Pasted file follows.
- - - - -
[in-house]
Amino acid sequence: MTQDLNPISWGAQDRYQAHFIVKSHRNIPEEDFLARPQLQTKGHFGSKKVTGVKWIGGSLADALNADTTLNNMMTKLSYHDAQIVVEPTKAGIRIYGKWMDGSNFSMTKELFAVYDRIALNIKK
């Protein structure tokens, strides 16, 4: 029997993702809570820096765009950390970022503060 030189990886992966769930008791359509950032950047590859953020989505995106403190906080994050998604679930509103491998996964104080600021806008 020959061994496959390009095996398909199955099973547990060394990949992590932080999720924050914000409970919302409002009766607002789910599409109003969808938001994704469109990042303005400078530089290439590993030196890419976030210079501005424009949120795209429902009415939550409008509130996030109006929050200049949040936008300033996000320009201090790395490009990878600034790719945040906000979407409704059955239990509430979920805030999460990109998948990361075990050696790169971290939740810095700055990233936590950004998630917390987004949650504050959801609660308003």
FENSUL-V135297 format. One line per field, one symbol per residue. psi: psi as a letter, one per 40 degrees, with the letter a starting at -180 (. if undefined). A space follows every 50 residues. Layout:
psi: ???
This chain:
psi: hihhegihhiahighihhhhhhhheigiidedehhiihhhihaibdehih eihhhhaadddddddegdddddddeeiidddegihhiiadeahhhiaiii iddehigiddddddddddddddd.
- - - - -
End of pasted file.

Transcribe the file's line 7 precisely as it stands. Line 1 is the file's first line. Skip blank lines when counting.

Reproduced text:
psi: hihhegihhiahighihhhhhhhheigiidedehhiihhhihaibdehih eihhhhaadddddddegdddddddeeiidddegihhiiadeahhhiaiii iddehigiddddddddddddddd.